PLEASE WRITE TO THE MEN!
Getting any letter is an important message to them – and to Moscow – that they are not forgotten.
Letters need to be in Russian, unfortunately, and will be passed by the censor, so please avoid any mention of their cases, politics, etc.
If writing in Russian is problematical, there is an example letter below which you could send, together with a picture, or similar.
The list of all the prisoners
(the names are in Russified form, which has more chance of getting past the censor)
Artemenko, Andrei Anatolyevych, 1994
Bezyazychny, Yuri Yuryevych, b. 1990
Bezpalchenko, Viktor Anatolyevych, b. 1987
Budzylo, Yuri Aleksandrovych, b. 1973
Chuliba, Sergei Romanovych, b. 1992
Drach, Andrei Leonidovych, b. 1994
Eider, Andrei Dmitrievych, b. 1999
Holovash, Bohdan Olegovych, b. 1996
Hrytsenko, Denis Vladimirovych, b. 1984
Kostishin, Vladislav Anatolyevych, b. 1994
Lisovy, Vladimir Vladimirovych, 1984
Melnychuk, Oleg Mikhailovych, 1995
Mokryak, Roman Nikolayevych, 1986
Nebylytsa. Bohdan Pavlovych, b. 1994
Oprysko, Andrei Andreyevych, b. 1971
Popov, Sergei Nikolayevych, b. 1991
Semidotsky, Yevgeny Vitalyevych, b. 1998
Shevchenko, Andrei Anatolyevych, b. 1991
Soroka, Vasily Viktorovych, b. 1991
Tereshchenko, Vladimir Anatolyevych, b. 1994
Tsybizov, Sergei Andreyevych, b. 1997
Varimez, Vladimir Konstantinovych, b. 1992
Vlasyuk, Mikhail Borisovych, b. 1984
Zinchenko, Viacheslav Anatolyevych, b. 1998
Russia, 111020 Moscow, Lefortovsky Val, No. 5. PO Box 201, SIZO-2
Then each name, as above, with their year of birth
Желаю Вам здоровья, мужества и терпения, надеюсь на скорое освобождение.
Мы о Вас помним.
[Hello, I wish you good health, courage and patience and hope that you will soon be released. You are not forgotten.
* The resolution, given below in full, is part of the Luxembourg Declaration
THE MILITARIZATION BY THE RUSSIAN FEDERATION OF THE TEMPORARILY OCCUPIED AUTONOMOUS REPUBLIC OF CRIMEA AND THE CITY OF SEVASTOPOL, UKRAINE, THE BLACK SEA AND THE SEA OF AZOV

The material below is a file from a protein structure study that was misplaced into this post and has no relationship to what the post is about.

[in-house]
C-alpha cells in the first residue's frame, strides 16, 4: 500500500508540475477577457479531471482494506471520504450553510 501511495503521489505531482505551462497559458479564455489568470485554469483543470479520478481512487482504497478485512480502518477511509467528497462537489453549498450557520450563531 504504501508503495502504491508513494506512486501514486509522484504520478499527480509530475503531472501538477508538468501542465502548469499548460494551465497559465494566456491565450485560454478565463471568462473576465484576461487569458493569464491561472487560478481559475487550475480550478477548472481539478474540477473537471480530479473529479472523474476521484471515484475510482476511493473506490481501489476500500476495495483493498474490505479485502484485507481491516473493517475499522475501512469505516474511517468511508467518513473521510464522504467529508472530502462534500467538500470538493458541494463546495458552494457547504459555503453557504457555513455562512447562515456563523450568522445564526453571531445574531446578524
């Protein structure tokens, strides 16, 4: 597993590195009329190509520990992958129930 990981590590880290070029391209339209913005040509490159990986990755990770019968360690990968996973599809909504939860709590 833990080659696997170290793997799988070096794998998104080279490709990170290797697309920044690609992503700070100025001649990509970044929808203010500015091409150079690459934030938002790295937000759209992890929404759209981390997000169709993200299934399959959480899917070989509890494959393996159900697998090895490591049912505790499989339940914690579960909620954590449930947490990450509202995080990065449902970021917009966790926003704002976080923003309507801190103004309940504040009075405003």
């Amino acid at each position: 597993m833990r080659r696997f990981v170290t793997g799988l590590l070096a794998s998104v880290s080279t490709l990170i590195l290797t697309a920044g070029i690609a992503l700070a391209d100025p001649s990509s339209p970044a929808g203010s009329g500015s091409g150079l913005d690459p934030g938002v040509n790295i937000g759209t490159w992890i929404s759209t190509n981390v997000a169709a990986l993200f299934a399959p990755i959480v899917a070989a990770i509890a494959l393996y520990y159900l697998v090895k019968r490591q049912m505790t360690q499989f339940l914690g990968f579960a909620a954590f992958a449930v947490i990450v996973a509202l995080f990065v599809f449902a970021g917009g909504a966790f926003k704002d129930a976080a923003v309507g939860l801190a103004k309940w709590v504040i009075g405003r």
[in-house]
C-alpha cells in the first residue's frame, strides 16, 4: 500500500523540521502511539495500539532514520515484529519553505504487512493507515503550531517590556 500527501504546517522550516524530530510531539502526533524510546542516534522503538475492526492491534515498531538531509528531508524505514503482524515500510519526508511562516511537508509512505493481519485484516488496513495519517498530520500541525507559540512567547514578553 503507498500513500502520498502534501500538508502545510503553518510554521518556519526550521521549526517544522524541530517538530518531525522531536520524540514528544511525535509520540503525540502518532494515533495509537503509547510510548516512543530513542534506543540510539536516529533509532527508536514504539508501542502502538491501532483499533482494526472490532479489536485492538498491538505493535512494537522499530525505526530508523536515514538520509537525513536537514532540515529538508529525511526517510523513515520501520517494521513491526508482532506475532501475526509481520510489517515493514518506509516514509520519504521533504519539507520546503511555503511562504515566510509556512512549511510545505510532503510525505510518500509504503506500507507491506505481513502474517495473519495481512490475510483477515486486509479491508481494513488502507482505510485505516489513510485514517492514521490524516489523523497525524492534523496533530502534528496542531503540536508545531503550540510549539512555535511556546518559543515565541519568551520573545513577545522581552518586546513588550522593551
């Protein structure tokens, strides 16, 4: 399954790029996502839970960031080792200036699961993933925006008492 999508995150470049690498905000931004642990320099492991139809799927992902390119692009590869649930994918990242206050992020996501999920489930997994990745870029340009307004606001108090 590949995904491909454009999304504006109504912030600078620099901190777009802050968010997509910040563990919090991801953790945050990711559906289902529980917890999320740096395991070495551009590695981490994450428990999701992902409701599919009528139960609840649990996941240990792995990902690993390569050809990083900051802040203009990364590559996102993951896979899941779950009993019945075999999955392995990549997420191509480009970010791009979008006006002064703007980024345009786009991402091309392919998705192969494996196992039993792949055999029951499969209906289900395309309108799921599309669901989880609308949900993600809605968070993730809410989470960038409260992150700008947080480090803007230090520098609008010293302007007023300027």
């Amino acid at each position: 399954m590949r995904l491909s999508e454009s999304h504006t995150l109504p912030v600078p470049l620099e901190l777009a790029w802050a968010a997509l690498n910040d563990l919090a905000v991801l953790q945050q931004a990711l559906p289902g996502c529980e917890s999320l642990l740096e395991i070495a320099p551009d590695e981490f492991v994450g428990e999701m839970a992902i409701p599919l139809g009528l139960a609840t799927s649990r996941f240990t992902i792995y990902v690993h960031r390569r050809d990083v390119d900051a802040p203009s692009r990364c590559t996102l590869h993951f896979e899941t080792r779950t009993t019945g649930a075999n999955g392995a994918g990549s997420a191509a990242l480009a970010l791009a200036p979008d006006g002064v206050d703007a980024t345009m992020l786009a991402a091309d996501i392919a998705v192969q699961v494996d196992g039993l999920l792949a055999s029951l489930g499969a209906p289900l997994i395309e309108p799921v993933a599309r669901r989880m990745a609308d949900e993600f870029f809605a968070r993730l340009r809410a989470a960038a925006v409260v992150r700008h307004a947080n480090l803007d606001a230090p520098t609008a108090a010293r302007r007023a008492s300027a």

1. Faced with the continuation by the Russian Federation of clear, gross and uncorrected violations of the purposes and principles enshrined in the Charter of the United Nations and the Helsinki Final Act, in particular concerning respect for the sovereignty, territorial integrity and inviolability of frontiers of States, peaceful settlement of disputes, and refraining from the threat or use of force, non-intervention in internal affairs, co-operation among States, and fulfilment in good faith of obligations under international law,
2. Recalling the OSCE Parliamentary Assembly Resolution on Clear, Gross and Uncorrected Violations of Helsinki Principles by the Russian Federation (2014),
the Resolution on the Continuation of Clear, Gross and Uncorrected Violations of OSCE Commitments and International Norms by the Russian Federation (2015),
the Resolution on Adherence to the Helsinki Principles in Inter-State Relations Across the OSCE Area (2015), the Resolution on Violations of Human Rights and Fundamental Freedoms in the Autonomous Republic of Crimea and the City of Sevastopol (2016), the Resolution on Restoration of the Sovereignty and Territorial Integrity of Ukraine (2017), and the Resolution on Ongoing Violations of Human Rights and Fundamental Freedoms in the Autonomous Republic of Crimea and the City of Sevastopol (Ukraine) (2018),
3. Taking into account UN General Assembly Resolution 68/262 of 27 March 2014 “Territorial Integrity of Ukraine”, UN General Assembly Resolution 71/205 of 19 December 2016 “Situation of human rights in the Autonomous Republic of Crimea and the city of Sevastopol (Ukraine)”, UN General Assembly Resolution 72/190 of 19 December 2017 “Situation of human rights in the Autonomous Republic of Crimea and the city of Sevastopol, Ukraine”, UN General Assembly Resolution 73/194 of 17 December 2018 “The Problem of militarization of the Autonomous Republic of Crimea and the city of Sevastopol (Ukraine), as well as parts of the Black Sea and the Sea of Azov”, and UN General Assembly Resolution 73/263 of 22 December 2018 “Situation of human rights in the Autonomous Republic of Crimea and the city of Sevastopol, Ukraine”,
4. Recalling the Declaration of the 1034th (Special) OSCE Permanent Council Meeting of 20 January 2015 and UN Security Council Resolution 2202/2015 of 17 February 2015 concerning the “Package of measures for the Implementation of the Minsk Agreements”, reaffirming full respect for the sovereignty, independence and territorial integrity of Ukraine and full implementation of the Minsk Agreements,
5. Having regard that the temporary occupation of Crimea and the threat or use of force against the territorial integrity or political independence of Ukraine by the Russian Federation is in contravention of the commitments made under the Memorandum on Security Assurances in Connection with Ukraine’s Accession to the Treaty on the NonProliferation of Nuclear Weapons (Budapest Memorandum) of 5 December 1994, in which, inter alia, the commitment to respect the independence and sovereignty and the existing borders of Ukraine was reaffirmed, and hereby recalling the non-nuclear status of Ukraine as a State Party to the Treaty on the Non-Proliferation of Nuclear Weapons,